NASA's Lunar Reconnaissance Orbiter (LRO) has taken a fresh set of pictures under better lighting conditions of the area where the Indian moon lander Vikram likely ended up and experts will be making a rigorous search for it, according to LRO Project Scientist Noah Petro.
"The lighting conditions on Monday were much more favourable, (with) less shadow in the region" compared to last month, Petro told IANS on Wednesday (16 October).
Scientists were not able to locate the Vikram in the pictures taken during the LRO's last flyover on 17 September, when it was dusk on the moon and the long shadows that covered much of the terrain may be hidden in it, NASA said at that time.
"We flew over the landing site on Monday (14 October) and the camera team is still evaluating images, so we should know more in the next few days," Noah said.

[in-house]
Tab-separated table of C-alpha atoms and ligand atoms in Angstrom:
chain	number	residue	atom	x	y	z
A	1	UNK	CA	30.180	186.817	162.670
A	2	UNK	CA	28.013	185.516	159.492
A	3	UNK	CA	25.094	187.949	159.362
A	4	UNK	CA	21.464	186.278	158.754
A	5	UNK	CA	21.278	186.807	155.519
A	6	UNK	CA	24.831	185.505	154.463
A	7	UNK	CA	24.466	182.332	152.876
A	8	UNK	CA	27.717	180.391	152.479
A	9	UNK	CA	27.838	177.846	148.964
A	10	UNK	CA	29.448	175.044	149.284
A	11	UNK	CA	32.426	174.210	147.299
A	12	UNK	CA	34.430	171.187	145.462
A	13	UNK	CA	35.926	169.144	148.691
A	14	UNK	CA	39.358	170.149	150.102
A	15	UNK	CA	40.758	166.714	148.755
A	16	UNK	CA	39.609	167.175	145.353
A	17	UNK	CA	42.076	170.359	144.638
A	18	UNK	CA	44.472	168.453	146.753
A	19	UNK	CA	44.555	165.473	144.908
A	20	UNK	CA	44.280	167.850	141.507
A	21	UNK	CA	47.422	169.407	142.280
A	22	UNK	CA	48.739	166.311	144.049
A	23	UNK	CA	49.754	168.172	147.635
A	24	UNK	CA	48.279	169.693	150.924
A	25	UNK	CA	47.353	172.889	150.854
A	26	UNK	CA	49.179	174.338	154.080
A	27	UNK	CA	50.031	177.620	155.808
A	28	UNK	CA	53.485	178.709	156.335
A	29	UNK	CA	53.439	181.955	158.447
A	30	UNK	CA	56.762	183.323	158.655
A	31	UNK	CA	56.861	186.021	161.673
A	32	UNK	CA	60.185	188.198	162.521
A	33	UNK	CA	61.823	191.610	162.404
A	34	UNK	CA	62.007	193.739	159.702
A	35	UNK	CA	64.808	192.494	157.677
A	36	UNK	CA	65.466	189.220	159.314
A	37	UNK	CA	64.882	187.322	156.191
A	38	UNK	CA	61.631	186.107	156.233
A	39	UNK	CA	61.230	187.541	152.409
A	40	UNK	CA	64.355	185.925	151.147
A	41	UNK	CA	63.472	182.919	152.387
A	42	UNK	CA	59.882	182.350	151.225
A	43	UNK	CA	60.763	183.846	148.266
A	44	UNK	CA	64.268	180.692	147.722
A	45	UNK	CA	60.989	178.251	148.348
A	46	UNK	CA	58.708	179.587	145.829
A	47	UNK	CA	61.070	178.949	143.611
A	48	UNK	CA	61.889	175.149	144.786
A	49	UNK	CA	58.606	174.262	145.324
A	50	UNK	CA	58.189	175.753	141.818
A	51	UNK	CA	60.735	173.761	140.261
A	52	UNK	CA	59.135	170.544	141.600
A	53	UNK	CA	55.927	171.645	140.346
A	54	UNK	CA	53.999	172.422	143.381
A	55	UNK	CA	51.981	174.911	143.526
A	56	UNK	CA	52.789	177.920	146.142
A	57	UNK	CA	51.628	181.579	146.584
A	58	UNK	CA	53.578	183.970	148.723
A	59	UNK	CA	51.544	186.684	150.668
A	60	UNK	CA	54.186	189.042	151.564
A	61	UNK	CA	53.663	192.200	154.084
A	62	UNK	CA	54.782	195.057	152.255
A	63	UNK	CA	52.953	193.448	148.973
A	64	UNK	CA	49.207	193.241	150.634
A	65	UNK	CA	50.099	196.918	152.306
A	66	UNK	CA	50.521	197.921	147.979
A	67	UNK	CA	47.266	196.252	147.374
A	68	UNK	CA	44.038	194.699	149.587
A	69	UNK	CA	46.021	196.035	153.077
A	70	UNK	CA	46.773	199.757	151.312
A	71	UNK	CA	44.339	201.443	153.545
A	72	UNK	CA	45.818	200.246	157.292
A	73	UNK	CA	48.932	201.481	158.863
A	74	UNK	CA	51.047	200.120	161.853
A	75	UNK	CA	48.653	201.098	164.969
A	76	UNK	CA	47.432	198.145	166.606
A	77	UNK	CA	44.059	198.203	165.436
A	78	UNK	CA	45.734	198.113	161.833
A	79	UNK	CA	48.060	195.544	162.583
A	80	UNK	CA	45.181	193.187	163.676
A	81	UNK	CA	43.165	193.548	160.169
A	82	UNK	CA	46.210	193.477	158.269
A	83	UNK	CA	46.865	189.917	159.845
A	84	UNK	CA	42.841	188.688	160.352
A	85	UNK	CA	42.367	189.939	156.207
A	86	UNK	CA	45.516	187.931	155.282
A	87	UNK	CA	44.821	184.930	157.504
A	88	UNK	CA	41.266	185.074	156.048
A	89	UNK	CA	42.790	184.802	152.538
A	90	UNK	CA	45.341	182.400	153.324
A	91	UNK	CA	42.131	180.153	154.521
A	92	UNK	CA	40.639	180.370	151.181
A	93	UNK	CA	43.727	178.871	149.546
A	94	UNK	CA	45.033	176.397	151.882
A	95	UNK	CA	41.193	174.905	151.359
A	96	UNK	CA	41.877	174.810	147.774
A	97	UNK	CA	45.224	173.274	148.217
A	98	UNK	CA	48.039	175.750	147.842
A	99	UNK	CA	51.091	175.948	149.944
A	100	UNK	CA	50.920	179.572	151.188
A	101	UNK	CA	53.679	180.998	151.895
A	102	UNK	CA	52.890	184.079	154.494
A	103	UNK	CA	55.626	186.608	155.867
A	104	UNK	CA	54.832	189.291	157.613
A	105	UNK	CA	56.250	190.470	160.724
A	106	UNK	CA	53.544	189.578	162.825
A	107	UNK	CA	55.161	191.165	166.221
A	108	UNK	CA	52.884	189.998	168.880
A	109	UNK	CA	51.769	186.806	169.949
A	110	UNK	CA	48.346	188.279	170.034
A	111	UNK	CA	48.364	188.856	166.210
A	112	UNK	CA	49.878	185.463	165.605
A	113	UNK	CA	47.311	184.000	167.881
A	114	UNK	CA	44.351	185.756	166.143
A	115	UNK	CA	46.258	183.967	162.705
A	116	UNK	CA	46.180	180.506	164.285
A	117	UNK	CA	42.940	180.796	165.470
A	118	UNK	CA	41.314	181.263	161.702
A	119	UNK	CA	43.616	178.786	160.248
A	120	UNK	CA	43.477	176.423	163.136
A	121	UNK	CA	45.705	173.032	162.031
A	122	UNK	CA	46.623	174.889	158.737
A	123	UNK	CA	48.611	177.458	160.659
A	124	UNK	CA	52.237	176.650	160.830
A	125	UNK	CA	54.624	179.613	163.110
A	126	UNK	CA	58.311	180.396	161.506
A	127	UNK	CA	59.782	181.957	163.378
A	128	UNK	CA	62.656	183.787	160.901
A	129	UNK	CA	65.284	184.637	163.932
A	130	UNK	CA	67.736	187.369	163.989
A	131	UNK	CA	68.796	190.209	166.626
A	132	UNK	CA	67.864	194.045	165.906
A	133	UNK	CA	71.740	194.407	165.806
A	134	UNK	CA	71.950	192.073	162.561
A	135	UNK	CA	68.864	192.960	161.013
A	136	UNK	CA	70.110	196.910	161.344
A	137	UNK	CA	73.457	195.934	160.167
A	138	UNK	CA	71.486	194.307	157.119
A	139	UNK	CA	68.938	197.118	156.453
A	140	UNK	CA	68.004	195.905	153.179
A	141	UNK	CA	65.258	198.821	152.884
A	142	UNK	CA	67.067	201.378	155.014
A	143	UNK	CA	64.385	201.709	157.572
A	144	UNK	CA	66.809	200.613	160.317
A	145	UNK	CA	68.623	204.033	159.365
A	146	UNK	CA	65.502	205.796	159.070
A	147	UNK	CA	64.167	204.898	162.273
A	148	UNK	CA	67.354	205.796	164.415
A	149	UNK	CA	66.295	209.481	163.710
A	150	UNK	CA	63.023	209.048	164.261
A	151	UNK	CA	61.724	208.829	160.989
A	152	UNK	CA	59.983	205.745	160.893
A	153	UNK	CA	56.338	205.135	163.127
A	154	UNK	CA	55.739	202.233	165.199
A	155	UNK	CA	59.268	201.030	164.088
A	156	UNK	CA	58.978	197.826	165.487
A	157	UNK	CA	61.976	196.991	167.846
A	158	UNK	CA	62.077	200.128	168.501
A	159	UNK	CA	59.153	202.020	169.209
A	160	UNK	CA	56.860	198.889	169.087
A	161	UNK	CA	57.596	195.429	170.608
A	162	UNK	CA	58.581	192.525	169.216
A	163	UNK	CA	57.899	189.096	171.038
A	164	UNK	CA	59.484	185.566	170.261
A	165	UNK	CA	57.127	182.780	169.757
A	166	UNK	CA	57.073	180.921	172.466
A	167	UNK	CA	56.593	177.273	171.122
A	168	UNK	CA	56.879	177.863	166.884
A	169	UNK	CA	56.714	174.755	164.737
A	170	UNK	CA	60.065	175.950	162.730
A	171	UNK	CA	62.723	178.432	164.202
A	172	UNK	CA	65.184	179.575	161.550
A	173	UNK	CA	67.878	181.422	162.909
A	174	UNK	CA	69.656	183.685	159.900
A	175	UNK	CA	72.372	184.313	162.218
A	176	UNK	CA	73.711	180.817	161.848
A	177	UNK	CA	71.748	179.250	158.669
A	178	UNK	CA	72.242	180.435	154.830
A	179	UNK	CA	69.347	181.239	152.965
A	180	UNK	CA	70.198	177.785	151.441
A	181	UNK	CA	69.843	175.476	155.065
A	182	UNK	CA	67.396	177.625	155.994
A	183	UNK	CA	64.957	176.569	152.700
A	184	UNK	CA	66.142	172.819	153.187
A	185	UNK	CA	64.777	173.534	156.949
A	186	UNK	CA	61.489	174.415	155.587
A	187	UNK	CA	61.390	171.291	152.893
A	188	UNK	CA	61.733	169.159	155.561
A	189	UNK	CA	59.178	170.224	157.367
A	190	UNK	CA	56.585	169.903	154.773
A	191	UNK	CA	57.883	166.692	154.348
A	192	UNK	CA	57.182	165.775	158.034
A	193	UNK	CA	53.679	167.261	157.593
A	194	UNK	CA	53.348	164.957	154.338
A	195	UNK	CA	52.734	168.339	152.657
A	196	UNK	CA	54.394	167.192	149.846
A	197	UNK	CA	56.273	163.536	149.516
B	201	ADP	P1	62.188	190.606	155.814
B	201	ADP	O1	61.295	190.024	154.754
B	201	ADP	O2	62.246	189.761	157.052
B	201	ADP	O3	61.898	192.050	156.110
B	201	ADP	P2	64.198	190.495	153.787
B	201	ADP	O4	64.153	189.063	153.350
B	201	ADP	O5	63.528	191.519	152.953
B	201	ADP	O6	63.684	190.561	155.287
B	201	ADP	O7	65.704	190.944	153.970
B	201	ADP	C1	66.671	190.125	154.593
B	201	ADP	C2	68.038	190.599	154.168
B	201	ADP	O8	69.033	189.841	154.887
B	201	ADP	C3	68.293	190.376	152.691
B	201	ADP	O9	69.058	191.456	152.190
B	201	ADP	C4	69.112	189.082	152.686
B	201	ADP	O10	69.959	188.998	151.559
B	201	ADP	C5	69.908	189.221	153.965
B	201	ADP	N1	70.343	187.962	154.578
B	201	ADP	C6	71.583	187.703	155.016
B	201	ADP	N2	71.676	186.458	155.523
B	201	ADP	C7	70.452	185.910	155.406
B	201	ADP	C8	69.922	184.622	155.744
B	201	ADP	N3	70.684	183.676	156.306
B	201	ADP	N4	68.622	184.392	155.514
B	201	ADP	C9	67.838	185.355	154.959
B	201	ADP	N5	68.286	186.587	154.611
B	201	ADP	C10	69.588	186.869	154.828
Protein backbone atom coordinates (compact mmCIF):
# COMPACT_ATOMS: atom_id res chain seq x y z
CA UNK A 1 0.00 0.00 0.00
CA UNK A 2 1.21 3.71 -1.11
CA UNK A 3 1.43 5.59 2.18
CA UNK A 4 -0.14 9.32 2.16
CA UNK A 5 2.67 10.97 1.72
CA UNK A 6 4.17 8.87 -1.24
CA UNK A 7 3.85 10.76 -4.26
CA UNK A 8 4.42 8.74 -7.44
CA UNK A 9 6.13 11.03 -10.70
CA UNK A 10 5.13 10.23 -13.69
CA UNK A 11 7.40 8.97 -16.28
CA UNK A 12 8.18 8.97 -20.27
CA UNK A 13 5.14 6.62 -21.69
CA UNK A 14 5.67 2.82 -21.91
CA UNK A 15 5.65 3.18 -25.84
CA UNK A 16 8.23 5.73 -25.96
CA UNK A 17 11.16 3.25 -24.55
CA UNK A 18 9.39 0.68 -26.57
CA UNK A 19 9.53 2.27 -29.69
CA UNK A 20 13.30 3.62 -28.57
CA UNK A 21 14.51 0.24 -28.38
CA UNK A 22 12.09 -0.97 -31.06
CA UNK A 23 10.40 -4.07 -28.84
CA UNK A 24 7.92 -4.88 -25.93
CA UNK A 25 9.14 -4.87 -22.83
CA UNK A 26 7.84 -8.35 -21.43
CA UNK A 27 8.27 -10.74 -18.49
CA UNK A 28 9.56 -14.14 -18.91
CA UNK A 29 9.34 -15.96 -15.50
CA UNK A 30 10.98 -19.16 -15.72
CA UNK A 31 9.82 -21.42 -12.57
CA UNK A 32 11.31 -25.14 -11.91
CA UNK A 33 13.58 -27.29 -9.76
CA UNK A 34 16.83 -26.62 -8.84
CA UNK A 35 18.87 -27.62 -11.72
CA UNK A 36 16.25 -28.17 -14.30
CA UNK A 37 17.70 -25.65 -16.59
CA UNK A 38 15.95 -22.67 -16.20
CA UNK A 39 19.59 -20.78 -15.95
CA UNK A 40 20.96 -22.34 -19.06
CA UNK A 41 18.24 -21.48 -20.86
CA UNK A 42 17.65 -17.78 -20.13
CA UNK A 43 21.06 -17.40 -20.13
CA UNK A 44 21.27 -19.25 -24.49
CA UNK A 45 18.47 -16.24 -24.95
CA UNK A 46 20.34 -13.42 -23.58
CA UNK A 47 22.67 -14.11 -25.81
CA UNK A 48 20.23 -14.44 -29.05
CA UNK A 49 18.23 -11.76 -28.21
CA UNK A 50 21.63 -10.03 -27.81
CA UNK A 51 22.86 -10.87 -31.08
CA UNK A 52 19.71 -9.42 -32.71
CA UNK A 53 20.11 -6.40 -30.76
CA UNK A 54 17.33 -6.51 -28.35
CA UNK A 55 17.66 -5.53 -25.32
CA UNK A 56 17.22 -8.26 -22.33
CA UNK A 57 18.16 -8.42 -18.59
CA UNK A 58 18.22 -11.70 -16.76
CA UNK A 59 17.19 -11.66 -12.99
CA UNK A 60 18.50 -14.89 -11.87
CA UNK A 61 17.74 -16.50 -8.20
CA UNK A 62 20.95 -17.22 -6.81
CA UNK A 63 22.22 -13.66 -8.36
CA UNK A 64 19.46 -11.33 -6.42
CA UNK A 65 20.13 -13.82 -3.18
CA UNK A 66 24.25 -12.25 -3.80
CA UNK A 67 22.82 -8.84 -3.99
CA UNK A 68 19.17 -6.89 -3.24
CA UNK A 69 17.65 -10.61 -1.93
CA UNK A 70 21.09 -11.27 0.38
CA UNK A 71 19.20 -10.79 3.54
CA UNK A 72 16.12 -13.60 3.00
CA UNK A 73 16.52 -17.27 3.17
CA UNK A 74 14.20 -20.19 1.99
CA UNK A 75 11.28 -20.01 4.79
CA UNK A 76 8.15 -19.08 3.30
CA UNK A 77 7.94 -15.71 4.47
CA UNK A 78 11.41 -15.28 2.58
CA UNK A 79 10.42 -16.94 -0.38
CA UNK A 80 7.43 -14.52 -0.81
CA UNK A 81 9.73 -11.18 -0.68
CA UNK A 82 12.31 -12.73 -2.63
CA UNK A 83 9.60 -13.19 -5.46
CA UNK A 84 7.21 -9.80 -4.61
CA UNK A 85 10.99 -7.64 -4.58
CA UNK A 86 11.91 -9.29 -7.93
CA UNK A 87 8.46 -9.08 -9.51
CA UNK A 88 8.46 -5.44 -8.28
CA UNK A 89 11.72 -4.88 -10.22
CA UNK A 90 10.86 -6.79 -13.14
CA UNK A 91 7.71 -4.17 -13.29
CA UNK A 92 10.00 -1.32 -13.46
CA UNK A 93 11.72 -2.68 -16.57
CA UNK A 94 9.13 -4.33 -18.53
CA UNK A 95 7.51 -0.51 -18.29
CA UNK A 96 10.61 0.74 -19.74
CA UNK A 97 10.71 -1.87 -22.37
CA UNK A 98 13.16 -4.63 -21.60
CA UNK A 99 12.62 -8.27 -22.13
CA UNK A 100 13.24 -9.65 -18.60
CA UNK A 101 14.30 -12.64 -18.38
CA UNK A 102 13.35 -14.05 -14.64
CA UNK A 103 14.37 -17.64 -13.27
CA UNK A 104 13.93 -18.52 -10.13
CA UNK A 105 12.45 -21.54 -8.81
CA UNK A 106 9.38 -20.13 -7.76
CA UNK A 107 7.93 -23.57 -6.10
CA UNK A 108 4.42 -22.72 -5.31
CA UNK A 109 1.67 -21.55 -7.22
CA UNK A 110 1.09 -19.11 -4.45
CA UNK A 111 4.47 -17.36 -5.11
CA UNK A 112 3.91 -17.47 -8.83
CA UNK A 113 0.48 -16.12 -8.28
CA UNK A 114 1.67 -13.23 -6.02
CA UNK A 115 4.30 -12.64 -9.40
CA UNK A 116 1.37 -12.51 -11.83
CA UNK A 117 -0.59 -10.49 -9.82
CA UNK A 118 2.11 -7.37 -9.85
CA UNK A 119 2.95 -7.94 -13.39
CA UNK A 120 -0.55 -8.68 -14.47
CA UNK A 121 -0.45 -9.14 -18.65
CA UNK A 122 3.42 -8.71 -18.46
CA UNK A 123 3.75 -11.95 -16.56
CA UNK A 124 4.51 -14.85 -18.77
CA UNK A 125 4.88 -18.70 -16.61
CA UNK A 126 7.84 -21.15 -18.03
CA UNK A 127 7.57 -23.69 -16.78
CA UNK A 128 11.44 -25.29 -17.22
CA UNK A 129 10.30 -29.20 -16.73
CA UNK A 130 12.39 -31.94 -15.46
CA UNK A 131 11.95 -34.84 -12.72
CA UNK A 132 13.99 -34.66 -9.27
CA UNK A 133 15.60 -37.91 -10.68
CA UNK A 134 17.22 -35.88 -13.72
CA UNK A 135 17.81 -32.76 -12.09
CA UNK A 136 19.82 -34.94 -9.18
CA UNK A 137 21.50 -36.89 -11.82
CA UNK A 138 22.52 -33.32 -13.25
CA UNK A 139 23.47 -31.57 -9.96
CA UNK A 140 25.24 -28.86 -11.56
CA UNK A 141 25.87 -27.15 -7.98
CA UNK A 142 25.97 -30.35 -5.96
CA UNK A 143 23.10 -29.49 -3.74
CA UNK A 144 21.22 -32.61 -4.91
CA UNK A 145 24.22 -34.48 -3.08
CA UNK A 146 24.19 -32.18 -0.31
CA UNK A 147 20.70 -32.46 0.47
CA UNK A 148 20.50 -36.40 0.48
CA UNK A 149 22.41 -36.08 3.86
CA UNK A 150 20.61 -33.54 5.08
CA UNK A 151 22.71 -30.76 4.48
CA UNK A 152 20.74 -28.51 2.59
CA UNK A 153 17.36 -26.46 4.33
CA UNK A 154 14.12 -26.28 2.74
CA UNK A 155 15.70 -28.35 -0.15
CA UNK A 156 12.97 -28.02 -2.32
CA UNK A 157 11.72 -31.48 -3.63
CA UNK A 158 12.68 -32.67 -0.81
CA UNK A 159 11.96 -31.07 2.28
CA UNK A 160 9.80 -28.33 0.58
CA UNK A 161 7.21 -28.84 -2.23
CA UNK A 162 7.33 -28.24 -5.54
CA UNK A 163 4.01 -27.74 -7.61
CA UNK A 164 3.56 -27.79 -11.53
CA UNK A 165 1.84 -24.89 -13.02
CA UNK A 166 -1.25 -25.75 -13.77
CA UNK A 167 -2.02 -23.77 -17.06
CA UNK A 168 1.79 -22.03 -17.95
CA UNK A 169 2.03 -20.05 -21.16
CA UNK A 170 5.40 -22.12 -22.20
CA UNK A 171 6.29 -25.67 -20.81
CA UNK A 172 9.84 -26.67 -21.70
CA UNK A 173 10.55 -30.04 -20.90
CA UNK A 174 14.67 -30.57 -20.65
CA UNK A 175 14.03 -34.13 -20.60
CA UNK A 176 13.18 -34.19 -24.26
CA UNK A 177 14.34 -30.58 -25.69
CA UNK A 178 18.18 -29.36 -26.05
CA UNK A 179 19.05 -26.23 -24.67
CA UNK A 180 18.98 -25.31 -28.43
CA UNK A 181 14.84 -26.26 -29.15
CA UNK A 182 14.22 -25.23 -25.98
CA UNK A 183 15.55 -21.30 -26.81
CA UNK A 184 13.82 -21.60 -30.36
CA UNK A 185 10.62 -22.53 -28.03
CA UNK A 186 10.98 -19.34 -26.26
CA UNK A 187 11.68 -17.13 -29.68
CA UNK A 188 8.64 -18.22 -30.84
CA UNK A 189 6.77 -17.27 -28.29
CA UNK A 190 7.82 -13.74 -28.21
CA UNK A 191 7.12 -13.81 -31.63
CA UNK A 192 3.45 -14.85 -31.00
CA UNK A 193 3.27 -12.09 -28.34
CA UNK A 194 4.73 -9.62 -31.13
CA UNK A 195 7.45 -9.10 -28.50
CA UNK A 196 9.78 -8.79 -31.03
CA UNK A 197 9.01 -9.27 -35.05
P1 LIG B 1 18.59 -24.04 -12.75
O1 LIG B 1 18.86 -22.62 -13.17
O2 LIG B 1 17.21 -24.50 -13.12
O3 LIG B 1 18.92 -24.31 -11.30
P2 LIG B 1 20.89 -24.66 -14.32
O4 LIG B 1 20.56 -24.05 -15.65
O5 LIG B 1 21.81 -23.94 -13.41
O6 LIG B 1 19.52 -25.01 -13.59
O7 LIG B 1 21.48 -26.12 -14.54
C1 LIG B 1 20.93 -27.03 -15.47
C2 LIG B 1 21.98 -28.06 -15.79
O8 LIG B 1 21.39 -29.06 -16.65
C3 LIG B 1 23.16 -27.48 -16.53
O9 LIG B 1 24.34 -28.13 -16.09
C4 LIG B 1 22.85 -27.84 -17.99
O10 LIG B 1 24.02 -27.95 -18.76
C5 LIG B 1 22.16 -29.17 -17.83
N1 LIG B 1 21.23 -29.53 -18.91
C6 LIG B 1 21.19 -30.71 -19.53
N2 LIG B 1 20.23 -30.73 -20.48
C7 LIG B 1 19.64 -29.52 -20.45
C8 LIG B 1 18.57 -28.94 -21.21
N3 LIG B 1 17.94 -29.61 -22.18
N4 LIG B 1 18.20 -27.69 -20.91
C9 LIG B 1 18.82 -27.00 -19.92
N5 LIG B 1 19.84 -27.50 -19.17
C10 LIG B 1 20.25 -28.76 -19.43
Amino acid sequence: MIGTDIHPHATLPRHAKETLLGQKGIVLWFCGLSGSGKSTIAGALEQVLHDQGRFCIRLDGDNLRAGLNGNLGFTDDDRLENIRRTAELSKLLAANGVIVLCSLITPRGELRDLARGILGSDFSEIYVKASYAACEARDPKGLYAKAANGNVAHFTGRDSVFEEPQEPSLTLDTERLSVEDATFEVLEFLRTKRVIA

"We will do a careful search, we will be as rigorous as possible" and "we will find out soon" what happened to the Vikram moon lander, said Petro, who is based at the Goddard Space Flight Center in Maryland near Washington.
"This is a large area, we don't know exactly where we have to look. So it will take some time to search the images because we are looking over a very, very large area," he added.
Vikram lost contact with the Indian Space Research Organisation (ISRO) following its launch from Chandraayan 2 moon orbiter on 6 September and likely landed in an area around the moon's South Pole.
LRO will next fly around the region on 10 November and it will be another good opportunity with favourable lighting conditions for pictures, Petro said.
(This story has been published from a wire agency feed without modifications to the text. Only the headline has been changed.)
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